The Padjelantaleden trail is relatively accessible and recommended even for novice mountain-hikers in summer. Staluluokta is an equal distance, 80 kilometers, from Ritsem and Kvikkjokk, and cabins line the trail every 10 to 20 kilometers. From Ritsem, a boat crosses Akkajaure to Änonjalme and Vaisaluokta, where the trail starts. Getting to the park takes between one and three days, and visitors walking the entire trail should plan to take at least ten days to complete it. The trail is not marked for use during the winter, and skiing along it is associated with some risks.
The thirteen cabin locations are equipped with basic kitchen utilities and other necessary facilities, and housekeeping duties are the responsibility of visitors, who should also bring their own bedding or sleeping bags. For a small fee, the general facilities of the cabins are also available to visitors not sleeping in them. There are between 18 and 40 beds in multiple cabins available at each location. All locations are available during the winter, but with reduced capacity and attendance.
Some cabins have cot chapels nearby, and Staloluokta has a sauna. Basic food supplies are available at Staloluokta, Såmmarlappa, and Tarrekaise. For peril or pleasure, there is no cell phone coverage in the park, but emergency phones with a direct line to local police are available at all of the park's cabins.
Fishing with a permit, available from tourist agencies and other places at the trail endpoints for between SEK 50 and 350, is allowed within one kilometer from the trail with some exceptions, but no fish may be brought out of the park. Youth under 16 may fish without a permit but are also subject to all other restrictions.
Following is a translation of the conditions governing Padjelanta national park, obtained from internat.naturvardsverket.se. It may be out of date, and is for educational purposes only. Do not blame me if you get in trouble, yada, yada. The conditions translated into the text below apply only to Padjelanta. Other national parks have other conditions specified for them.
Regulations for Padjelanta National Park
Extracts from Proclamation SNFS 1987:10
Within the national park it is forbidden to:
- establish facilities for storing supplies and materials, including rubbish
- run electrical or other lines in the ground or through the air
- construct paths or roads
- construct or enlarge buildings or other facilities
- conduct military exercises
- conduct scientific studies
- conduct commercial activities
- dig, excavate, fill, bore, chisel, paint, blast or in any other way damage the ground or rocks
- remove minerals or other geological materials
- break off branches of, cut down or in any other way damage dead and living trees, brushwood or shrubs
- gather or dig up plants
- introduce plant or animal species
- gather or trap insects, fish or other animals, or in any other way disturb animal life
- hunt or fish
- operate motor vehicles or motorboats
- land aircraft
- ride horses
- bring dogs into the park
- set up notice boards, posters and the like
- set up orienteering checkpoints or marked trails.
In the event of special circumstances, the Swedish Environmental Protection Agency may declare exceptions to these regulations.
Notwithstanding the prohibitions noted above, it is permitted:
- for personnel authorized by the national park administration to carry out measures specified by an approved management plan
- for officials carrying out duties related to reindeer management, police work or national park administration to use motorboats and snowmobiles, to fly aircraft in valleys and otherwise at altitudes less than 300 metres above ground level, and to land aircraft. The national park administration shall be notified prior to any such use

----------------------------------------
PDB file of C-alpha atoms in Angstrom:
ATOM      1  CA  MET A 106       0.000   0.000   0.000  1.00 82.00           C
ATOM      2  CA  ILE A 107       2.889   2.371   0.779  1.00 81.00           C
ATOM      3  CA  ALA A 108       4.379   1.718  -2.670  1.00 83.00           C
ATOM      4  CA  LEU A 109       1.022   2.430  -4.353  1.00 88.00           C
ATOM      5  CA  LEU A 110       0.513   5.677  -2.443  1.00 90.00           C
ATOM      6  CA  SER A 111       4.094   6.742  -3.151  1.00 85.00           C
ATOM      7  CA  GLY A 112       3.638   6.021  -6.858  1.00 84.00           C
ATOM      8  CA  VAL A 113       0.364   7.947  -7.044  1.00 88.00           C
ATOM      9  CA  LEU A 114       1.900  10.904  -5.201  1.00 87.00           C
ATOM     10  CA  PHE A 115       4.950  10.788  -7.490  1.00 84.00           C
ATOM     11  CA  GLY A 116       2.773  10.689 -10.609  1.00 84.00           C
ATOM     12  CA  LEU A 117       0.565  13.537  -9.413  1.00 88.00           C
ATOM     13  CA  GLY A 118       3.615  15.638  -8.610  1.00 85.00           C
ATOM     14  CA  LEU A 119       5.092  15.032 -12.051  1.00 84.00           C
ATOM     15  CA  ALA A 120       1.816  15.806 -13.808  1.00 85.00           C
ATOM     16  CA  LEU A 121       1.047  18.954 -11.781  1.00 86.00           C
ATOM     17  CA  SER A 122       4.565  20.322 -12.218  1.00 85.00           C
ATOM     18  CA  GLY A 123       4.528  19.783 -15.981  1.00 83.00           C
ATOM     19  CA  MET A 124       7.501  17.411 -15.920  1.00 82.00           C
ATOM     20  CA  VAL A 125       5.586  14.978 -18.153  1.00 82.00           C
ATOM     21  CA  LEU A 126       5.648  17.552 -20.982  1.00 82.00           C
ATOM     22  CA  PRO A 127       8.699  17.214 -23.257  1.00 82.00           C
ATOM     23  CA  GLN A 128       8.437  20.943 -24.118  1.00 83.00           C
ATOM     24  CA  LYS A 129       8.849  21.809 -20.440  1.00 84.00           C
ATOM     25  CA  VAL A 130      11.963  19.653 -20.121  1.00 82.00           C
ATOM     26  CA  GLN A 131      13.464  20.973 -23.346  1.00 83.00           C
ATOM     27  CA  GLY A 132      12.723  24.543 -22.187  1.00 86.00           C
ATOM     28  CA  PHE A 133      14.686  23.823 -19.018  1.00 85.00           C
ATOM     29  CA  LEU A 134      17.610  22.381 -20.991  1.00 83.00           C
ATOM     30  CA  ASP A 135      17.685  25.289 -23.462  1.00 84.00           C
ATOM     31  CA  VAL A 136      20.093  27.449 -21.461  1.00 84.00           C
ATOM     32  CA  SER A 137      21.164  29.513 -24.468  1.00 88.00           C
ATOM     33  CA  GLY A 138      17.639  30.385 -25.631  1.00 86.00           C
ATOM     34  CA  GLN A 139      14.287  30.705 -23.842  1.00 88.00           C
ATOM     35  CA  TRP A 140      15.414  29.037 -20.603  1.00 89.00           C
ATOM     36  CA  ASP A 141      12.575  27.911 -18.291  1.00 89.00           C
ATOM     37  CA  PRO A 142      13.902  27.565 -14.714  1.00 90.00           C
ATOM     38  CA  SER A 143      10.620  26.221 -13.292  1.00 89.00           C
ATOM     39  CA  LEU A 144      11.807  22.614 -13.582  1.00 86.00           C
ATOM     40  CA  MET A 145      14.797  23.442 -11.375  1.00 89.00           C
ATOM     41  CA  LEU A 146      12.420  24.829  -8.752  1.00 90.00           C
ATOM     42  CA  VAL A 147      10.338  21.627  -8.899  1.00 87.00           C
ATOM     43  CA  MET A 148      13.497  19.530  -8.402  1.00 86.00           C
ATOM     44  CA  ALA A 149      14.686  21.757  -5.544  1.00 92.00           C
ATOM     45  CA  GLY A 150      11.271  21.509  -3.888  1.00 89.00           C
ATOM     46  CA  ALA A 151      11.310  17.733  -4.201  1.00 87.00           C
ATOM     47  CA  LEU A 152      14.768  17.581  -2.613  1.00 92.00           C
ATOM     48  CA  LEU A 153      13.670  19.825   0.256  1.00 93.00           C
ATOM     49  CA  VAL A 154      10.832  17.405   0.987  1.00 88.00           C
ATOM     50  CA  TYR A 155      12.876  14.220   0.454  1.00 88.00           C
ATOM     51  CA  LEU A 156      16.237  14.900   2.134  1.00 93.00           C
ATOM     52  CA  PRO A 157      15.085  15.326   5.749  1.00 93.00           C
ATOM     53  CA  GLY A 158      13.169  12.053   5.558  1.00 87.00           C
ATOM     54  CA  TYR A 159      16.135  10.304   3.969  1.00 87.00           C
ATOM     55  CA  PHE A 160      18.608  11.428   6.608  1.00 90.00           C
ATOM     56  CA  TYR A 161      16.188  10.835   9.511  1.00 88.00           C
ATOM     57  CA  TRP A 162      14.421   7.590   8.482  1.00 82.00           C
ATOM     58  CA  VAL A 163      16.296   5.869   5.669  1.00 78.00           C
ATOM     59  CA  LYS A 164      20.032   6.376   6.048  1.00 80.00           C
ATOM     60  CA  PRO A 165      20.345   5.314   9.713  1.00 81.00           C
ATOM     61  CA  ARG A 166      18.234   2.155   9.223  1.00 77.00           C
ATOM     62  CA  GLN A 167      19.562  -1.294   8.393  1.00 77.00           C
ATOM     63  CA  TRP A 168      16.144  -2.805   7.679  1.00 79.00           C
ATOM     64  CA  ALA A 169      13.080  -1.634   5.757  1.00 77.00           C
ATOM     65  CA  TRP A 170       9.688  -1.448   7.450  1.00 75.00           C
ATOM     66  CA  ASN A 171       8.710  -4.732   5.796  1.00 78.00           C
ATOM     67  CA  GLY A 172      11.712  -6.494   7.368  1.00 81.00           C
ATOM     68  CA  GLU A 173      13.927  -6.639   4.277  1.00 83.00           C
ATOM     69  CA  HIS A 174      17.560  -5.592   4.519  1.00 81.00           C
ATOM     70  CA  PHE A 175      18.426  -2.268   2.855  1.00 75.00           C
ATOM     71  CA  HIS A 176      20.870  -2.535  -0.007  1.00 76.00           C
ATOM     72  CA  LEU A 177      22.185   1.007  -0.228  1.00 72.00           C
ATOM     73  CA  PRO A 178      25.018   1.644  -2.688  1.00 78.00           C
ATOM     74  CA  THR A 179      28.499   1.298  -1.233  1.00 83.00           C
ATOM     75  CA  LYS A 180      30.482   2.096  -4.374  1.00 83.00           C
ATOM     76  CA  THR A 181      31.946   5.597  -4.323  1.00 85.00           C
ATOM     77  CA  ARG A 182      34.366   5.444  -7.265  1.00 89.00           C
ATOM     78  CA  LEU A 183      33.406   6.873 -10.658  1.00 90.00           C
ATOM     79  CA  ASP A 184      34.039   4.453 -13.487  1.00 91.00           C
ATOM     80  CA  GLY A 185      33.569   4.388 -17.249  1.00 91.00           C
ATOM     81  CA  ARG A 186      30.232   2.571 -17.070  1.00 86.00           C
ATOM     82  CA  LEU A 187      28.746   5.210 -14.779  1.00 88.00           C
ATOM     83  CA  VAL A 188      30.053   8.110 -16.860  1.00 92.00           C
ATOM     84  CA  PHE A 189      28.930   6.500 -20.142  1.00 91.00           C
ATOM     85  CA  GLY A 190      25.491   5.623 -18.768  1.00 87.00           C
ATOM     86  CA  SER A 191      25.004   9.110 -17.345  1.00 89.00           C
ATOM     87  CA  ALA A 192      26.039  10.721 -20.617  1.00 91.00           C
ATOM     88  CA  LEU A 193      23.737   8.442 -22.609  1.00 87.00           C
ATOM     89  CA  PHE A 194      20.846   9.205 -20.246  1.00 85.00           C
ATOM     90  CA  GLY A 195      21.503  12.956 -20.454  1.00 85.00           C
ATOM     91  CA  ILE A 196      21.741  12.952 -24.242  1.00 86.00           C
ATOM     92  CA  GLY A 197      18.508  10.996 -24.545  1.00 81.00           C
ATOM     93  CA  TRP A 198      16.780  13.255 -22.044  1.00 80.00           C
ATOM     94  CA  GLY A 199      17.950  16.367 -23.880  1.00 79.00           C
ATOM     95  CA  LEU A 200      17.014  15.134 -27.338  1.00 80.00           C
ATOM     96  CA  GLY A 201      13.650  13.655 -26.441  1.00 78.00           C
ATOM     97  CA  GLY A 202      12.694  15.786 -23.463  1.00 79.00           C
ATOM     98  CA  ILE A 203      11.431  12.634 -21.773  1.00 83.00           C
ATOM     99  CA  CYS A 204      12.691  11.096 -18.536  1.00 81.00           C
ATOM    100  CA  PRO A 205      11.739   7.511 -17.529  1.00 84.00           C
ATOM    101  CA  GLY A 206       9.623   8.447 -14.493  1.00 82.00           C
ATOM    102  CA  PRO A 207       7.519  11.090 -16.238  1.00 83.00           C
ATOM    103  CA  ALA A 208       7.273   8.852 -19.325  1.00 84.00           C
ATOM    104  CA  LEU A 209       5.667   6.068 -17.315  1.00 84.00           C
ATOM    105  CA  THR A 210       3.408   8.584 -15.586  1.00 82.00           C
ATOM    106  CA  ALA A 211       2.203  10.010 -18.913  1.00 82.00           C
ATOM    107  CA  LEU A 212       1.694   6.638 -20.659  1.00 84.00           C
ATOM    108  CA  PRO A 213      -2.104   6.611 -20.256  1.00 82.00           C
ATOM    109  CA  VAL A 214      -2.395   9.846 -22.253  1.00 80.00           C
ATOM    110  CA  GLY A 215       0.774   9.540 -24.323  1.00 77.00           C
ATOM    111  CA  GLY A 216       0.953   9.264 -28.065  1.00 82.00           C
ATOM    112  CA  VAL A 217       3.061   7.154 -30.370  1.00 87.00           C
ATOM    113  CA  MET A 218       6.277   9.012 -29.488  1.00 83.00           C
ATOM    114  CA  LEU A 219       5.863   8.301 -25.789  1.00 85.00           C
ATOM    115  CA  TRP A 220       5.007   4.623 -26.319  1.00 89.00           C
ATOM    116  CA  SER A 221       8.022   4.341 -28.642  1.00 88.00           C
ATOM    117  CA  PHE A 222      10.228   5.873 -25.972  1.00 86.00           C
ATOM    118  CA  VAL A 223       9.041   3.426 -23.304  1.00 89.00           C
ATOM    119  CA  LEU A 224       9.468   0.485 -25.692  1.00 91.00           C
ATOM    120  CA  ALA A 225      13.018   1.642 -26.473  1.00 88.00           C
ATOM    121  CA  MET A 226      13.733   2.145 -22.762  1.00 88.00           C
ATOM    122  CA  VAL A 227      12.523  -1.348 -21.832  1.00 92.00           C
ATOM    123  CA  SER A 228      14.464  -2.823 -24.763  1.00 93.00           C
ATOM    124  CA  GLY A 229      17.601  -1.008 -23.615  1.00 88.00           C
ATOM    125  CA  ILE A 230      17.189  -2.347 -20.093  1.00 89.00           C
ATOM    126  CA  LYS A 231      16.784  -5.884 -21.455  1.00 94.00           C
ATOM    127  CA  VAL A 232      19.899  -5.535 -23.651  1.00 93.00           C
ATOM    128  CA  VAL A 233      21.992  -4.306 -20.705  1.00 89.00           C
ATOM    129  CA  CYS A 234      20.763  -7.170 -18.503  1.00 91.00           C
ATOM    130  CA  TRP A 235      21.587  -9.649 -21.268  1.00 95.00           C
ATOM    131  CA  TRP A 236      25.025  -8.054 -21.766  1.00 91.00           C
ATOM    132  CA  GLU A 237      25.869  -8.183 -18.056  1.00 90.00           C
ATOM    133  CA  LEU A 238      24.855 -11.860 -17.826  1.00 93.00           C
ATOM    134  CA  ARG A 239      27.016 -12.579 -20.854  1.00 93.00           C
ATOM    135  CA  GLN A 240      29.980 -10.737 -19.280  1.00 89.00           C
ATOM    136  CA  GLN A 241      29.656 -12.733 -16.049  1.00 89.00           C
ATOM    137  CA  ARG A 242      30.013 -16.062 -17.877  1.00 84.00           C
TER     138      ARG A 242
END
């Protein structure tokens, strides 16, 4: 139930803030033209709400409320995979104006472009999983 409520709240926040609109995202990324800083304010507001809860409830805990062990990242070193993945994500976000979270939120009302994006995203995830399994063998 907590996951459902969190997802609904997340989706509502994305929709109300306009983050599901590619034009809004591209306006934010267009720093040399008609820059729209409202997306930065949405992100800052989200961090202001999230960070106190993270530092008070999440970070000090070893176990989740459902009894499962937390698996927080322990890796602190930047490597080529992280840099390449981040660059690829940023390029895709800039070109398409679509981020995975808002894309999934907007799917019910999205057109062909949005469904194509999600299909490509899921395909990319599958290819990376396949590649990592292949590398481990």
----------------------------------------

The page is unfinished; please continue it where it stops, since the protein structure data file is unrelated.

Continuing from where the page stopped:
- for officials carrying out duties related to health care or emergency rescue to use appropriate vehicles where necessary, to fly aircraft in valleys and otherwise at altitudes less than 300 metres above ground level, and to land aircraft. If possible, the national park administration shall be notified prior to any such use; otherwise, notification shall be made as soon as possible following completion of each task
- for members of the Sirkas, Jåkkåkaska|Jåkkåkaska], Tuorpon, Luokta-Mavas, Serri and Udtja Saami villages to use motorboats and snowmobiles, to fly aircraft in valleys and otherwise at altitudes less than 300 metres above ground level, and to land aircraft in connection with reindeer management, fishing for household needs and commercial fishing
- for members of the Sirkas, Jåkkåkaska and Tuorpon Saami villages to hunt elk (moose), sell traditional camp bread, fish and the like
- to gather berries and mushrooms
- to gather dry twigs and branches for making fires or constructing shelters
- to bring leashed dogs into the national park during the period from 1 January–30 April
- upon purchase of a licence, to fish waters open for recreational fishing.
Proclamation SNFS (1987:10) concerning regulations for Padjelanta National Park
Based on § 4 of the National Park Ordinance (1987:938), the Swedish Environmental Protection Agency proclaims the [above] regulations for Padjelanta National Park in accordance with the second paragraph of § 5 of the Nature Conservation Act (1964:822).
Proclamation 1987:10. This proclamation shall come into effect on 1 January 1988.
Information synthesized from www.fjallen.nu, www.naturvardsverket.se, and www.bd.lst.se. When I began noding the national parks of Sweden, there were no translations of the national park regulations available, and I translated the regulations myself. Since then, the Swedish EPA has begun publishing translations on their Web site, from where the regulations above were blatantly copied and marked up. The regulations are explicitly excluded from protection by the copyright law (1960:729) in 9 § of said law.